David Cameron‘s wife Samantha “convinced” him to press ahead with legalising same-sex marriage, the former prime minister has revealed.

Despite internal opposition from some within the Conservative Party, Mr Cameron said he “kept on pushing” for change following “long conversations” with his spouse.

Writing exclusively for The Independent to mark Pride Month, he recalled the “fierce” opposition he faced from hostile MPs, sections of the press and the church.

“It was only through long conversations with colleagues, friends and my wife Samantha that I became convinced that denying gay couples the ability to get married made them feel like their love for one another counted for less than straight couples,” he wrote.

Mr Cameron said he could ‘always’ see the practical arguments in favour gay marriage

(Getty)

“It wasn’t just about symbolism – they wanted to show commitment to one another in the same way as heterosexual couples.

“It mattered to them, and it should therefore matter to us as a society.”

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Mr Cameron, who had “something of a convert’s zeal myself”, wrote that he could “always” see the “practical arguments” in favour of gay people being allowed to get married.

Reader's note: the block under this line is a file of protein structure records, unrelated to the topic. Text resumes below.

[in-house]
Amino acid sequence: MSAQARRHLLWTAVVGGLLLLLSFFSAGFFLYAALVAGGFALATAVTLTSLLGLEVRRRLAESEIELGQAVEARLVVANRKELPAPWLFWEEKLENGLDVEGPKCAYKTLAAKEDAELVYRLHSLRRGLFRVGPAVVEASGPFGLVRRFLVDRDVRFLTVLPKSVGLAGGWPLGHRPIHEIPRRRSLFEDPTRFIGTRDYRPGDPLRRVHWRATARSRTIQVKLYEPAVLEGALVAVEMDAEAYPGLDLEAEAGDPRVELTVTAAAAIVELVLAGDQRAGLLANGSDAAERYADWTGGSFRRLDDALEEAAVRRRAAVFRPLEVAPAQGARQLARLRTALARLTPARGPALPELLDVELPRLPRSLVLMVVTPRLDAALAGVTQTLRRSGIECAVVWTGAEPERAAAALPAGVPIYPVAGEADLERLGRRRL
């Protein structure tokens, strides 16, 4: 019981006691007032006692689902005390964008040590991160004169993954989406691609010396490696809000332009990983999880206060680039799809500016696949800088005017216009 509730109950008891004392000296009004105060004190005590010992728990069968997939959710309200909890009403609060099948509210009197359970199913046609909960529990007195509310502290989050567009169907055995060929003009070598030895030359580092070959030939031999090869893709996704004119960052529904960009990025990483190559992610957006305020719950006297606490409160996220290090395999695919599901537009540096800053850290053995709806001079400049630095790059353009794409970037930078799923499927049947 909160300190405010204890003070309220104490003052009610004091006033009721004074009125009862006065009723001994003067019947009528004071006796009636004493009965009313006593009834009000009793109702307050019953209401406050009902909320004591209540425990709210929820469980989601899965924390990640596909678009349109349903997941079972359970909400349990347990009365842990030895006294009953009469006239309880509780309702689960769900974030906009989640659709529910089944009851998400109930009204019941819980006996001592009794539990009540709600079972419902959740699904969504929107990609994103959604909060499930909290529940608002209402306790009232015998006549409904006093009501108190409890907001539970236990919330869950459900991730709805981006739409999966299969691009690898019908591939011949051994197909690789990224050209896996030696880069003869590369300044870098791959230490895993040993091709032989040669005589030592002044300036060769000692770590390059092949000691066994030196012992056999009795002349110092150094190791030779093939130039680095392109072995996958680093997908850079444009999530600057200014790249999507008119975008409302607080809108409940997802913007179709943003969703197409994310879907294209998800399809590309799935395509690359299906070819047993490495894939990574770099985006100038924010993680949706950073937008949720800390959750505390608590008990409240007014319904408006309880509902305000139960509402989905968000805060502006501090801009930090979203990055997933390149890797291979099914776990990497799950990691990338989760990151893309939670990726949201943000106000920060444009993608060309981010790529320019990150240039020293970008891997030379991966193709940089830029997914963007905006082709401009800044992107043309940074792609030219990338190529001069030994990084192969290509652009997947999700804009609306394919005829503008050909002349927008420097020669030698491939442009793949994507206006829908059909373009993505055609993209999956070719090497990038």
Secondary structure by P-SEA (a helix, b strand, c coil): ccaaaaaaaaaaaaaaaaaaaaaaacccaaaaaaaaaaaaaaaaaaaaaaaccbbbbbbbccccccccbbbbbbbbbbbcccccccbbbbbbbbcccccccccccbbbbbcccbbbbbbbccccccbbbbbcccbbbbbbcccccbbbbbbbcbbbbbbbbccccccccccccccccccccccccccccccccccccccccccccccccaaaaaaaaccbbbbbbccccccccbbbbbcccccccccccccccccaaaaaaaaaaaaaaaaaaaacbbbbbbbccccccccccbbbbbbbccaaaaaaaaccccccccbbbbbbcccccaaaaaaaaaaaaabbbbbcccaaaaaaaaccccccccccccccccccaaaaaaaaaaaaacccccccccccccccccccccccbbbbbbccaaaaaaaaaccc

The ex-PM, who quit politics after losing the EU referendum in 2016, also described attending his first gay wedding after the law came into effect.

“What made this wedding different to so many I had attended before, though, was that the happy couple, a minister from my government and his long-standing partner, were to be pronounced ‘husband and husband’,” he said.

I’ll never forget the laughter and the tears – mine included – as they exchanged their vows and began their new life together.”

Mr Cameron’s coalition government ultimately passed the Marriage (Same Sex Couples) Bill with a large majority in 2013.

It became law the following year, allowing same-sex couples to marry in civil ceremonies and in religious ceremonies where the church has “opted in”.

The Church of England and the Catholic church still do not recognise same-sex marriages, although the former recently said it would permit ministers to bless civil marriages.

Pride 2023 marks 20 years since Section 28, the law that banned the “promotion of homosexuality” in the UK, was repealed.

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Pride Month started on 1 June and the main event in London, said to attract more than 1 million visitors, takes place on 1 July and will feature parades, parties and protests.


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